Greeley Daily Tribune from Greeley, Colorado on June 25, 1957 · Page 15
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Greeley Daily Tribune from Greeley, Colorado · Page 15

Greeley, Colorado
Issue Date:
Tuesday, June 25, 1957
Page 15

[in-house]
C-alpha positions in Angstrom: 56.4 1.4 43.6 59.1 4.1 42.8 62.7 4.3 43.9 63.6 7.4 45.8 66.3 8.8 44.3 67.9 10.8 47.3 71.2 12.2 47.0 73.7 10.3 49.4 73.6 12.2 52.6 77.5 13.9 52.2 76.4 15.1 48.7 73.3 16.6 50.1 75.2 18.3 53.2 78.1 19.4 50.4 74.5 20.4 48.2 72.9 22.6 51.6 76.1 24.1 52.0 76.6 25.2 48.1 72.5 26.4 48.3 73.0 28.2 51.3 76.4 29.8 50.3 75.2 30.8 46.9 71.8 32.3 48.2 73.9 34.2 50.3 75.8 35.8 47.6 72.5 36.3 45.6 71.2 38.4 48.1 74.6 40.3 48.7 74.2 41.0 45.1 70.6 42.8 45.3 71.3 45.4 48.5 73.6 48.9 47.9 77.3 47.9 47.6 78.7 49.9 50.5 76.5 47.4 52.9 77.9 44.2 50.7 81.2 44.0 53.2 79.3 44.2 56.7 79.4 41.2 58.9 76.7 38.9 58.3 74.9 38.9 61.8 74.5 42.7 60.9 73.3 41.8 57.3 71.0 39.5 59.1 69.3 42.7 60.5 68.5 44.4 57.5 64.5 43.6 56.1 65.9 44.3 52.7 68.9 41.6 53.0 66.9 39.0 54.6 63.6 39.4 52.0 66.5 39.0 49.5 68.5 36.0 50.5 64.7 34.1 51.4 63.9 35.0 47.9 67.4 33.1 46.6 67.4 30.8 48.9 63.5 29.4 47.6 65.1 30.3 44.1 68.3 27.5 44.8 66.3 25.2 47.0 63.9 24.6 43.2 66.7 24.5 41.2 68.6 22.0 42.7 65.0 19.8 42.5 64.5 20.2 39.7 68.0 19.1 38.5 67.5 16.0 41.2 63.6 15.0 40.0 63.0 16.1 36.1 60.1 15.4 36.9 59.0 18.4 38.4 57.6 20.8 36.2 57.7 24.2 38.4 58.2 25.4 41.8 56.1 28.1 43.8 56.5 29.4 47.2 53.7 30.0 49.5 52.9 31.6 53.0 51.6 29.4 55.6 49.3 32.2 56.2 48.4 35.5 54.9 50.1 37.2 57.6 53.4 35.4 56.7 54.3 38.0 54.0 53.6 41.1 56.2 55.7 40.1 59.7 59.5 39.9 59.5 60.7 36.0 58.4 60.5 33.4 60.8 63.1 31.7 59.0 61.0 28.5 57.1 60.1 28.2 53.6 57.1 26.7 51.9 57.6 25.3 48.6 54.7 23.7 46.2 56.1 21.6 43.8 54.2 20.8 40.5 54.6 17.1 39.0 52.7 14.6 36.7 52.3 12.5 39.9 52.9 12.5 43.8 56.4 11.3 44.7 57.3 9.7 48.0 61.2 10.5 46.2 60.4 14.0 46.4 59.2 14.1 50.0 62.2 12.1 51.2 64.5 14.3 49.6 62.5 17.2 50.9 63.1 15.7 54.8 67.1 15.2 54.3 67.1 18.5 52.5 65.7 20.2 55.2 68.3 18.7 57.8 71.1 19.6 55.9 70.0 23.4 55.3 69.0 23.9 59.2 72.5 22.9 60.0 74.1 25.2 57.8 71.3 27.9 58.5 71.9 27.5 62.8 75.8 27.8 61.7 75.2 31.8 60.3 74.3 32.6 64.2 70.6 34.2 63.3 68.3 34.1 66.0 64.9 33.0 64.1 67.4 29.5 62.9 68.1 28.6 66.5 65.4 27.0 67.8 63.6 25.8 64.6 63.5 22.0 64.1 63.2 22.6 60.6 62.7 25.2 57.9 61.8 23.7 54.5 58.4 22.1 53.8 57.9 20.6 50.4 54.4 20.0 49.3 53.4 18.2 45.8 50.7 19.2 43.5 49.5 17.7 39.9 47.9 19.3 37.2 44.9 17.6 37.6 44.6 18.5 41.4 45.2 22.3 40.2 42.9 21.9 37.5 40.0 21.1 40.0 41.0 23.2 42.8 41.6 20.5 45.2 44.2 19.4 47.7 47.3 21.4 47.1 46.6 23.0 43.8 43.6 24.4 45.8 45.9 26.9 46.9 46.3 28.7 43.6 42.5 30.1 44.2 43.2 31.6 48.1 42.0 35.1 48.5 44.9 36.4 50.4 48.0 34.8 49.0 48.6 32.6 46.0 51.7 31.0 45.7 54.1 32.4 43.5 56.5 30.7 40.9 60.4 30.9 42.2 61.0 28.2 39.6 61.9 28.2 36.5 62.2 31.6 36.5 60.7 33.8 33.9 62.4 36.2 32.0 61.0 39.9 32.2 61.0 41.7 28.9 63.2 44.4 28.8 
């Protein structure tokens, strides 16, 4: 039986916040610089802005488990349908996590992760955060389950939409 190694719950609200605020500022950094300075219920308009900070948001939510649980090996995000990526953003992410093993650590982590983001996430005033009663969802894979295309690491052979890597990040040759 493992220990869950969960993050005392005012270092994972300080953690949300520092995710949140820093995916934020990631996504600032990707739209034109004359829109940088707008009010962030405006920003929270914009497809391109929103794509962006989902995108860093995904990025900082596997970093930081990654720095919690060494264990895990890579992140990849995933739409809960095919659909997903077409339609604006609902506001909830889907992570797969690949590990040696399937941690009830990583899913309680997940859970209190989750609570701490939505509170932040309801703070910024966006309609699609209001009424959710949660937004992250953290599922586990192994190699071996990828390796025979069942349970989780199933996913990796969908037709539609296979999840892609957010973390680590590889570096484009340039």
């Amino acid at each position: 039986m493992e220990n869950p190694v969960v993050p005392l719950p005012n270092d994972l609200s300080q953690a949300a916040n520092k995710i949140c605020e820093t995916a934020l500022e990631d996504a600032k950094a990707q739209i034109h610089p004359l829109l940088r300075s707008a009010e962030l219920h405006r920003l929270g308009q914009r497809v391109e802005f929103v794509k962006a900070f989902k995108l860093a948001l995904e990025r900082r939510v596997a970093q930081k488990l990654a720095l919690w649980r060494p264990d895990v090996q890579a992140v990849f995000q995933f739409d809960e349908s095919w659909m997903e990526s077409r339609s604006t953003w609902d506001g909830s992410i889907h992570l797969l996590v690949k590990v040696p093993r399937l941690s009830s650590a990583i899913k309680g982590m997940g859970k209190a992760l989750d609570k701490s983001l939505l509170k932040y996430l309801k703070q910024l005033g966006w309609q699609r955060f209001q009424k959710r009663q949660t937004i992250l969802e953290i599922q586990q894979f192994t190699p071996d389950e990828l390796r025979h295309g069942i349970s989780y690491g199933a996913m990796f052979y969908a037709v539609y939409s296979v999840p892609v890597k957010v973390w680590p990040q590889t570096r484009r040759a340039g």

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Put R GREELEV TRIBUNE Tuwday. June 25. 1957 m oman Joiophmo Mlllir, Editor Ralph i\csslcrs //nrc Houscgncatx from Here A quartet Irom (Jrcelcy dro\e to New Castle thi; weekend to visit Mr and Mrs. Ralph Nrssler. who n\»n a 60-acre ranch there. The Nesslen arc lormer residents ol Kersey and Greeley and are well k n o w n here. He was in the con- Iractinj business lor m a n y e a r s . Making the trip were Mr. and Mrs. T. L. Davis ol 320 E i j h l c e n t h street. Mrs. Eluabcth L»lo[| of Greeley and Mrs. Allie Miller of southeast of Greeley. They left Friday. 11. 11. Schrader f a l h e r of Mrs. Daus. accompanied them as far as Idaho Springs where he will t a k e the baths. W h i l e at New Castle. Daus rn joyed fishins on the Colorado r u e r , w h i c h runs n e a r Ihe Nepers' ranch. The group w e n t to Glrnuood Springs to attend Strawberry Day. While there, they had l u n c h wilh Mr. and Mrs. John Hudson. Mrs Hudson is the former Alice Nesslrr, d a u g h t e r of the Ralph Ncsslers. She attended Greeley schools and has m a n y friends here. Coming home, the Grrclryiles Hopped at Georgetown where they loured the Hotel de Tans, a mu- ieum operated by the National Society nf Colonial Dames ol A m e r - ica. The F r e n c h m a n who lurnished Rocks. They arrived home Monday. Harry Dean Winter Weds Jean Warner V i t s J r » n Warner, flausHer ol Mr. and Mrs. l/uij E. Warner of 423 Thirteenth avenue, became the bride of M a r r y Dean Winter Sunday afternoon. The sronm is the inn fit Mrs. Frida Winter ol nil Filth i t r r f t . Thr Rev. Robert V.. I.armn of- I i c i a t r d at the double rins rites in the presence of 2SO syeits w h o gathered in the First Daptist church (or the nuptial). Batlets ef blue carnations and u h i t e pompons and jeven branched candelabra w i t h w h i t e candles provided the backsround [or the 2 o'clock cere mnny. Candles were lighted by Miss Darlene Winter, sister ol t h e crrxim, and MIM I/ila Jane. Scott, the bride's couOn. MISI Lucille was wcddin{ org a n i s t a n d accompanied nil! Hughes ol Julesburc, brother-in- law i'f the croom, w h o w a s soloist. H'JKhri sane Because and The Lord's Prayer. The bride, cum in m a r r u c e by her .lather, wore a floor length the hotel fprcilied that it +e lelt as a m u i e u m . The croup alvo stopped at Fled IOWB of tuDe and net orer ahim- rnerinf white iilin. Tiny button! closed the long taperuir, iletvei and (he back ol the sown. The bodice was ol lace. Her linjertip \ril ol nylon net, trimmed In lace, tell Irom i croun ol white teed pearls. The veil was made bjr the troom'i mother and siiter and loanrd to ihe bride by the grocm'i lister, MM. Bill Hujhea. The hride carried a white Bible covered with pearls which was loaned by Mri. Ben Warren of Fort Morgan. Her bouquet of white c l a m c l l i a t and tlidiol-js budt was tied with bridal ttreameri of white satin ribbon. Her blue carter wai a Silt of her maid of honor, MISI Joyce White, and the sixpence in her shoe was loaned by Mri. Hughes. Miss White. rf Katon, w a s attired in a blue ballerina length ROWTI. Her bouquet was of white carnations with blue streamers. Her liny w h i t e hat was created from white flowers and silk net. White shoes and cloves completed her costume. B r i d r t m a i d s w e r e Miss Barbara White of Ault and Mrs. Dorothy Clarkson._ They were attired like the maid' of honor. Tom Berry of Fort Collins, Ira- t e r n i t y brother of the groom, was best nan. I'shers were J a c k Vettrr, Leonard SlaRel and Reuben Bed. Linda Joy Miller, the bride'i cousin, was flower cirl. Billy Weslin of Cheyenne, the groom's cousin, carried the rings. The bride's mother wore a blur and w h i t e flowered dacron frock with w h i t e accessories. Mrs. Winter chose a blue lace sown and white accessories. Both .had corsages of pink sweetheart roses. The weddinc reception wai held in the church b a s e m e n t . The linen Todd-Taylor Tiff at London Airport PENNEY'S A L W A Y S F I R S T Q U A U t Y ! nothing says summer like Penney lazy-day, little-iron WATER COLOR DACRONS 10 95 Give your Iron · lummer vacation ... and five yourwilf /naAion that't coolly colorful, «h«r and light u a pttal. Slim, ptrmsntntly pleated »hMthi all drc»-cd up with matthlnj lace or dainty tucks ... wide skirted button-fronts with Uce trimmril niching! They need just a iwish through tuds ... then hang up to drip dry- In full view ef ntws photographon, film dirtt- tor Milco Todd and his aelrtss wilt Eliiaboth Taylor goituro as they argue at London airport alltr missing · piano for Nict, Franco. Nowsmon pros- ont said tho spat startod whon Ui blamod Todd for boing lati. At ont word lod to another, tho photographer* 'moved in. Spat ondod whtn Todd chartered · privato piano to tako thtm to Nico. (AP Wirophoto) covered bride's table was decorated with blue candles. The cake was adorned w i t h blue roses and green eaves and topped with a bride and croom ornament. Mrs. Ilollis B. : lo[[ of Fort Collins made the wtd- din; cake. Assisting w i l h the reception were Mrs. Ross Miller of Denver, the bride's aunt; Mrs. Art Weglin of Cheyenne, aunt of the groom; Mrs. ~.\Aon Yctter nf Gilcrrst, the iride'n cousin; Pat Reimen, Misi ay Wilkini. Mrs. Ben Warren, Mrs. Shirley Hesse. Mrs. Virginia iVilllims, Miss Zella Turner and Miss Bev Stutz. Mrs. Hughes presided at the guest book. For traveling, the bride changed o a blue shealh gown with matching jacket and w h i t e accessories. ihe lifted the glamcllia corsage !rom her bouquet. The couple is spending · week louring places o[ interest in the mountains and on the western slope. Aller July 5, they will he at home at 7fH South College avenue in Fort Collins. The bride was graduated in 19.V5 Irom Oreelry High school. Until resigning for her wedding, she was employed here in the t r a f l i c de- p a r t m e n t of M o u n t a i n States Telephone company. Winter is a !9."t g r a d u a t e of Grcrlcy High school. He was graduated from the De Vry Technical Institute of Chicago. He Is attending Colorado State University where he is a junior in fleclrical engineering. Winter is also employed as chief engineer by radio station KCOL ol Fort Collins. The bride's parents were hosts Saturday evening at their home for the rehearsal dinner. Miss Joyce White and Miss Pat Tciman honored the hride earlier in the month with a show-er at the Blue Flame room. Forty guests were invited. MITM i: TO rnf:iiiTnit!i N « T i n -'.x of AMU1KU' A. KPFLE. anil l j-fr. nufr*1 tr« fll* th»nj for »II·"·.· ncc | ih" *nimt rotirt «f W»M Count ("olofitrti w i t h i n ·!( rn"nth* fro (·til Hat* rr «ald clalmi will bf T H K r i n s r N A T I O V A T . R A N K O F o n E K L K Y . COLXiUATtO, TW A r MA1RP, TruM O f f t r - r Ktrrutr.r rf MM »·(·»· j u n » i. J u l y :. j.'i'«. 'us;. Paris Wages Style War Over Communion Dress By NADEANE WALKER PARIS, Ui -- One of the commonest lights of French »treeti it this season is little sirli in long white dresses and veils, and little boys n stiff r .ton suits with a white armband. The season of first communions starts in early summer, and Ihe idle communicants love to parade their finery in the streets. While French parents ar* not notably church-Koins. almost without exception they still have their children confirmed, aften at considerable expense. Private communion comes at six or seven, with first communion, in a group, at eleven or twelve. Behind the scenes' a small style war is being waged this year. The traditional bridal dress for little girls has been challenged by a newcomer. Called the "auhe" it closely resembles · nun's habit, in white. The equivalent for i small boy is a similar monkish gown with capuchin hood. Numerous firms which rent first communion dress are now special- izini to. th« new and simpler "tube." Priests ire said to faror ;t for Its demure simplicity. But the Parii Syndicate of First Comtnun- on Manufacturers, made up of U irms which turn out nothing but communion clothing, are protesting angrily that the "aube" Is throwiaj people out of work. , Already queues of mothers and children outside the rental agencies mark the bejinninj of the sea- on. . It also marks a change in French custom. Communion dresses formerly were as expensive a: the 'amily could buy, apd were care- 'ully preserved, re-starched and passed down to younger sisters. The rental agencies now get a Jon's share of the business, cialists for parents who can affoid But there are still expensive spe- them. One Paris" hatmaker, Rebe, specializes in veils and coifs for First communion, and at least one fashionable hairdresser, Alex Tonto, specializes in hairdos to go with the coifs. A first communion dre'S may cost 150 or more. Children liking first commu/ilon this season rehearse for * week In a group at the church. On the eve nf the communion day, they bring their first communion gifts from parents and friends to the church, and in a mass ceremony hold them aloft for the priest's blessing. If further gifts are received at the elaborate reception party the f a m ily always holds after first ^com munion, they are brought to a second blessing ceremony on the following day. After solemn communion rites, w h e n the children march in with lighted randies to make their vows of faithfulness to the church two by two, the group makes a procession through the streets to churches and holy places. A godmother stands at the shoulder of each child as he makes his vows. She may be the same godmother who held him for baptism, or a newly chosen first communion godmother. First communicants take part in, a "Fete Dicu" on the Sunday fol NEW FASHION . . . This Is tho "aubo," o communion costumo rosombling · nun's habit. A diversified, managed Mutual Fund, organized in Canada, with investments in orer 75 Canadian corporations, seeking possible long term growth of cspital through: · · · !n»e*lmenli in tompanie* riptrtnl to pirtirtpale in the development ond ex- paminn of Canadian natural tndiMlry and rnmmrrrr. li* RrlralMMt and mavetUnttll W tH SMI eaminjr*- · · · Low tax foal for IVoipertoj anrf aVtrriptir* liinmluttt WADDELL REED. ING. X W a . U S t RHj. K«M« CMr V Ucw James A. Sumner 712 10th SI. Phone 200 or H6U ·ttfflLU r*OM COAST TO COAST" knrim tommnnlon day. They BUT renew their first vows the follow!",- *ir If they like. In a ilmilar eert- rnony. Favorite gifts for iir«* communion la France are wrl«t watchei and sold or silver i hfins wilh crucifixes or medals engraved with the child's name. British television has given up the "toddlers' truce"--an hour of silence between 6 and 7 p.rv-- and now shows film, or raritlr durini that period. NOTICK I will not bo responsible for any ta made ethir than by myself. Henry E. Watson CARD OF THANKS WVKERT I want '.n t h a n k my Irienda anil nelchbnro lor the flow-era, carda. ind other deedn of kindness f h o w n me durinr: ray Illnen. Hen II. Wykert InstarrtTaste" is gone! E^ Instant Fblgers Coffee Hone Show, June 29-30 . . . Rodeo July 3-4 Wt WHAT TO BUY Includes Travel Insurance For a few cents a day you can buy a travel , accident and baggage policy, insuring a happier, safer holiday! FLOOD -o PETERSON insurance Apccta "Wt Stand Between You and Lots" 708 Tenth Strut Ph. 218 Is in the air Irict form fitting shirt*. Many with Upfrrd hark*. Plaid »trlpM and figures In a ho« nf colors. All fnr m*r w*ar. Fit U tfc* word that dr- vcrlbet our vestern pantt. Dacron and rayon tloni 01 "I'll u ill vnoli. Many ratterni and colon. Boyr SHIRTS .. TubhaMa cottonn In Maids, | | plains and stripes. All ern ttyled for perfect Jit. Size* 32 to SS. LADIES' FRONTIER TROUSERS F*rlrl fitting . . . Rayon, Nylon ind IXjcrrm ftbardin* with wrinkl* r-»»Ut- juat finUh rr »inforltM rottnn t w i l l . Color K Includ* Mur. hi irk, Oal, · nd t a n in m a t c h r"lctlr with * i h l r i n . FOR AM, THE MEN IN YOUR FAMILY 1 BlirVi, Browns. T«ni. Y»l .0*1. All v l t h w i U l n c » fnr »nliil romfort, SM cur == MEN'S . BOYS' . YOUTHS'. GREtLtV* W C t T C R N W E A R H E A D Q U A R T E R t